Neither is logically possible, neither are observed or repeatable or verifiable.
Statements that include “found fossils demonstrates and proofs evolution”, or statements like we share 98% DNA similarity to a gorilla, is irrelevant.
Calling something proof, does not make it so.

Conflating terms helps them believe whatever they want to believe or justify.
I seriously cannot understand that seemingly logical people seems to believe in the “big bang” or “evolution”.
They do not have to believe in God or any other creator, they can simply state that they are atheists and they do not know how everything came to be.

I see many more theories being postulated in the future, none of them would include God as a creator. The theory of evolution is just one of them, which in the future will be scoffed at.

They are willfully blind, worshipping the creation(evolution/naturalism) instead of the Creator.
Heck, I only have to believe in one miracle, that God was always there, outside of creation itself.
The probability they require for a series of miracles that is evolution, is staggering, even if it would be possible, it would not help.
The required presence of matter and energy that would create at the beginning of time …
Matter itself do not create .. sigh, oh well.

-jjk

Steven J. said...

My point is that you believe in evolution; you just don't accept the word. You might as well tell me that of course you accept the existence of a 2000-mile-wide ball of rock orbiting the Earth; you just have no truck with this idea that "the moon" exists (yes, I realize that you'd never do this, because the moon is mentioned in the Bible; it's just an analogy).

Anonymous said...

I do not believe in anything evolving, without “designed/aka new information” input.
Global transport “evolved” because of additional input, car “designs” became better over the years as we “input” newer information into the “design”.
The design, which is new information, evolved, however, a particular “car” or vehicle itself, does not “evolve”, in fact it deteriorates over time.
So I do definitely not believe that biological life can evolve, unless new information is added, for example, in a lab, which again, requires information. In such a case I would not call it evolve anyway, I would say some human took life/(or some building blocks of life) and mixed it into another combination, and the building blocks themselves just do what they were able to do before.
Cloning for example, is not the creation of life, it’s just making another copy, by using the ability of the cells themselves to copy themselves, and then, it will either be the same or worse – aka, devolution/ deterioration.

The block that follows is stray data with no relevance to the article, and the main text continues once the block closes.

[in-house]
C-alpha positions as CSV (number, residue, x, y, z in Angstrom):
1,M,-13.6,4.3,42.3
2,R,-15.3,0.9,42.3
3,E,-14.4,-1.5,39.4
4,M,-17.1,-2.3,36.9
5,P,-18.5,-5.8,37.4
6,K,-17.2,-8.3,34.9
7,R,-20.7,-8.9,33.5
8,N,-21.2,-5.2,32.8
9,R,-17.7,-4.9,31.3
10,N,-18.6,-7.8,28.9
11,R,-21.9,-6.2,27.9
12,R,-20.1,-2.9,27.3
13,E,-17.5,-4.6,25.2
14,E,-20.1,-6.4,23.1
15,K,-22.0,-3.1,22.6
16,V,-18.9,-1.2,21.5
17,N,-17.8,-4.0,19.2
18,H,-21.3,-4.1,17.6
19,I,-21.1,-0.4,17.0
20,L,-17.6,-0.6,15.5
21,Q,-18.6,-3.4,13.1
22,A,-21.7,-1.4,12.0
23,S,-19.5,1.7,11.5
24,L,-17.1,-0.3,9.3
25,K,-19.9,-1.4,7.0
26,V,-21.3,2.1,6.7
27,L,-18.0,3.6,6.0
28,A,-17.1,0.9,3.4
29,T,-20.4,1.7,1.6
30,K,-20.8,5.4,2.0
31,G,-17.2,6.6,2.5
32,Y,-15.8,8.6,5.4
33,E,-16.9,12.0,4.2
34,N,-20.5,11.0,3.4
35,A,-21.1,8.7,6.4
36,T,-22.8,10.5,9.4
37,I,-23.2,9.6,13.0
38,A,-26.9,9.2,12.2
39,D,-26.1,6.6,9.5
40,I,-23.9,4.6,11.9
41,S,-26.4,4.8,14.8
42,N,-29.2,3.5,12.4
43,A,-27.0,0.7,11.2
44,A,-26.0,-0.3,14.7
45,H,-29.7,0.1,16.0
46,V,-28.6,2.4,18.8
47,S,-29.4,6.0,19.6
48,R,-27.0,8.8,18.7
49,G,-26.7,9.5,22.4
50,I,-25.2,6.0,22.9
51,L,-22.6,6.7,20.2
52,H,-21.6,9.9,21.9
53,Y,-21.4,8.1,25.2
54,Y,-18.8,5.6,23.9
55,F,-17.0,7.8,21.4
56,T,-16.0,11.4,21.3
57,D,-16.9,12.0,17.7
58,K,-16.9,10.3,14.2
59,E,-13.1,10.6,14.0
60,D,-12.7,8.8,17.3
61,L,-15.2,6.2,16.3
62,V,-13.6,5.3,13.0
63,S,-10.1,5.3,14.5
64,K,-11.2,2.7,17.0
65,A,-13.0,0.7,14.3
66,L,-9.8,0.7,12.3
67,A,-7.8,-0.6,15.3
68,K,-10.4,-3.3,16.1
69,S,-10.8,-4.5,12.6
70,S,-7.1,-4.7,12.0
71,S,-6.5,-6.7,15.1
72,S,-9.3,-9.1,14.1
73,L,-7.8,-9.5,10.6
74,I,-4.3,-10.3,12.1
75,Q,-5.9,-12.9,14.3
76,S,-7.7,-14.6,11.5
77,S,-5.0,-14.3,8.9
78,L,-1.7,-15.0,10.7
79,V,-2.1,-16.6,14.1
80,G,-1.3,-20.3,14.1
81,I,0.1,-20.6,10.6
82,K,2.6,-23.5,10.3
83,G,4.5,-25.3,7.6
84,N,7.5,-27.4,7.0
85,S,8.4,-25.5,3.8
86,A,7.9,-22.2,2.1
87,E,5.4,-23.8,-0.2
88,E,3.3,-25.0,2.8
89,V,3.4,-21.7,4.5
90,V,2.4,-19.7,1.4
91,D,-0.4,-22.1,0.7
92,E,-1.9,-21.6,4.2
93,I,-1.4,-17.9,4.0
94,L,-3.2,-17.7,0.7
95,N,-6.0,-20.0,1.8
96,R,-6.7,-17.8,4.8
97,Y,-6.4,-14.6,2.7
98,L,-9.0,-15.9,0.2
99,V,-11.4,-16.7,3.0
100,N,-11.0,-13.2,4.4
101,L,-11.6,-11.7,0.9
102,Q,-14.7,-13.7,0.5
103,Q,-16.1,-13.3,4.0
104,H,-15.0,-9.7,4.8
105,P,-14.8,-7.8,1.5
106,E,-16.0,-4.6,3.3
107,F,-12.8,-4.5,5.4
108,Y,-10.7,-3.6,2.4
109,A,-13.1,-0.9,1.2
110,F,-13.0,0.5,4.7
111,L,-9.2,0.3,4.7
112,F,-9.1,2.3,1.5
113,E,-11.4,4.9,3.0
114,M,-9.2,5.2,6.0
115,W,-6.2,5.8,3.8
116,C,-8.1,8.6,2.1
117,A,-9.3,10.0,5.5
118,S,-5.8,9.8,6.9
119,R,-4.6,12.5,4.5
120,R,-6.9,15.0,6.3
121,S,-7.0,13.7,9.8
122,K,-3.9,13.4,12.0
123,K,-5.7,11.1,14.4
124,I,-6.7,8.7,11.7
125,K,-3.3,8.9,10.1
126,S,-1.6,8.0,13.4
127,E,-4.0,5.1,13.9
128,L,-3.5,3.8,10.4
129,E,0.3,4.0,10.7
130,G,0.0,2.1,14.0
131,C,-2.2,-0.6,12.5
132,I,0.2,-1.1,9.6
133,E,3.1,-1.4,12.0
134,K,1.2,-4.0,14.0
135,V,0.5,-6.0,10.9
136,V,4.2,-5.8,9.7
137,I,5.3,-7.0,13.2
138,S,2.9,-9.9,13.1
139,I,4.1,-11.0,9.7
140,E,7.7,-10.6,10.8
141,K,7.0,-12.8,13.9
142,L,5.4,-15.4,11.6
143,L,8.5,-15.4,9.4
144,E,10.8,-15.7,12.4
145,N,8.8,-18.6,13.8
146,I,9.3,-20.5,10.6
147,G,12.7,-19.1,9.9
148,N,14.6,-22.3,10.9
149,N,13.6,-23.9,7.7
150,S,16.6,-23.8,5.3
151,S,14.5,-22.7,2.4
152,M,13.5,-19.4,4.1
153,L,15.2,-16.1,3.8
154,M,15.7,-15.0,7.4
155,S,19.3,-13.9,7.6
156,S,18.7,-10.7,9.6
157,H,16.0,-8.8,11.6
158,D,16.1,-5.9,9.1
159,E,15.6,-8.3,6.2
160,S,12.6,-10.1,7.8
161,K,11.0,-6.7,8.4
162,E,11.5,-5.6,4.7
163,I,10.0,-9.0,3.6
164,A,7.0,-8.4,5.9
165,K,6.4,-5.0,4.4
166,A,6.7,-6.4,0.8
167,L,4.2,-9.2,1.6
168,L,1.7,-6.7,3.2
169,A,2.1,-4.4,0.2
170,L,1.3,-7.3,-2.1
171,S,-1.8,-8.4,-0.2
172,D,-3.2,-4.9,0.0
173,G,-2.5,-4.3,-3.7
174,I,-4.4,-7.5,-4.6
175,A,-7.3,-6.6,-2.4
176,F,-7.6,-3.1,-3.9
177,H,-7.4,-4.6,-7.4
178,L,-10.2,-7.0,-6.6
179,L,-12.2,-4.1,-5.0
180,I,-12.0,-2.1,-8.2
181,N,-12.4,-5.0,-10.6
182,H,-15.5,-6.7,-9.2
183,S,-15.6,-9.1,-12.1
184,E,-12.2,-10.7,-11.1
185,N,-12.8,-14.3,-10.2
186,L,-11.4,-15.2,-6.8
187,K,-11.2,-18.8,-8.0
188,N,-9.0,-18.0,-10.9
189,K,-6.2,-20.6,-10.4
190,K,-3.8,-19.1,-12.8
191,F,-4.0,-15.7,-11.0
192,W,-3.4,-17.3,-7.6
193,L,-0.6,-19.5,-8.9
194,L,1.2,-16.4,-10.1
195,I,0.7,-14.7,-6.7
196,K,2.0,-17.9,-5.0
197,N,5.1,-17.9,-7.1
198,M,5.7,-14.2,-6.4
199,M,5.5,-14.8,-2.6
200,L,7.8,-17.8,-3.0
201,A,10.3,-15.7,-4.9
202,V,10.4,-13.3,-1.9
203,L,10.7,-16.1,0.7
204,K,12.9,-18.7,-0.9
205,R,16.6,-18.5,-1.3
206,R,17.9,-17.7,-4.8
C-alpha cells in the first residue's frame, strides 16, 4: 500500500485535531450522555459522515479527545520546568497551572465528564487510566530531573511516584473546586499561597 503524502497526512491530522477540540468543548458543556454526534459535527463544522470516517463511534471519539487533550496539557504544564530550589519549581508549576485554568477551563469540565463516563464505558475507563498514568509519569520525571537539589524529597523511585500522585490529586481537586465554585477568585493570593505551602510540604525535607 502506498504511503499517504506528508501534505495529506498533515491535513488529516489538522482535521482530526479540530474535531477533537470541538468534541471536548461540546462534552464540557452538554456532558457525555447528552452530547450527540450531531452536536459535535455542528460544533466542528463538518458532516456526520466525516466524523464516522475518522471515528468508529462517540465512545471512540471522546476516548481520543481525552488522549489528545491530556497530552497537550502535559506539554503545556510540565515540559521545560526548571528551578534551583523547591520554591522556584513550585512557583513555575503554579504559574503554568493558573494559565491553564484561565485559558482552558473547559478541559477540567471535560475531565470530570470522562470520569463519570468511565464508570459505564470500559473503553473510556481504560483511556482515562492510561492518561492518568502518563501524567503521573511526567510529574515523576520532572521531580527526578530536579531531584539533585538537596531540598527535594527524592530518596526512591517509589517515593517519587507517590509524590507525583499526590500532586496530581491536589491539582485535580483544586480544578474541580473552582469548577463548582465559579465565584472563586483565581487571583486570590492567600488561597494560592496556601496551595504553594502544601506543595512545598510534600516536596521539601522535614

I make sure to raise my children to question everything, and raise them in a Godly manner, and also not to just believe anything because someone says it. I used to do that when I was still na├»ve and studying engineering. As my studies progressed I came to realize how ridiculous the concept of “life” evolving was, not because we were taught anything related to evolution, but because we were taught and trained to become logical thinkers and solving problems.

-jjk

RKBentley said...

Steven J,

As they say, a rose by any other name would still smell as sweet. In other words, you can call a rose anything but it doesn't change what it is. Right? However, neither does calling a weed a rose make it a rose. Evolutionists have a penchant to call any change in a population, "evolution" but that doesn't make it so. It's no different than calling a weed a rose.

We've been over this already. The most famous example of "evolution' is the peppered moth. As I've asked before, how long would birds have to eat one color of moth before new colors start to appear? The obvious answer is that no new colors would ever appear because continuously removing one color doesn't create new colors. If the trend continued for a billion years, in the end you would only have one color of moth.

Dinosaurs changing into birds is evolution. Apes changing into men is evolution. Light/dark moths becoming only dark moths is NOT evolution. The kinds of changes we see in populations (natural selection and speciation) could never turn a dog into a dolphin. You can call it evolution if you'd like but it still smells like a weed.

God bless!!

RKBentley

RKBentley said...

jjk,

You said, “To conflate terms and play on people’s feelings, seems to be a liberal thing. For example “pro-life or pro .. choice” while we know it’s really “pro-life or pro-death”. Since “choice” sounds better to justify what they want, they will use the term, even though in reality it still results in the same outcome.”

Rhetoric can be powerful and persuasive. I try to use words here on my blog to defend my faith. However, things like equivocation, obfuscation, and conflation are deceptions. They aren't powerful uses of words but rather are abuses of the language.

I agree that we often see such abuses employed by liberals. We also see them used regularly by evolutionists and atheists (who may not necessarily be liberal). I have said before on my blog that any world view not founded on the Bible is ultimately irrational. Thus they have no choice but to resort to logical fallacies. Their house is built on the sand and cannot stand up to scrutiny.

Thank you for visiting and for your comments.

God bless!!

RKBentley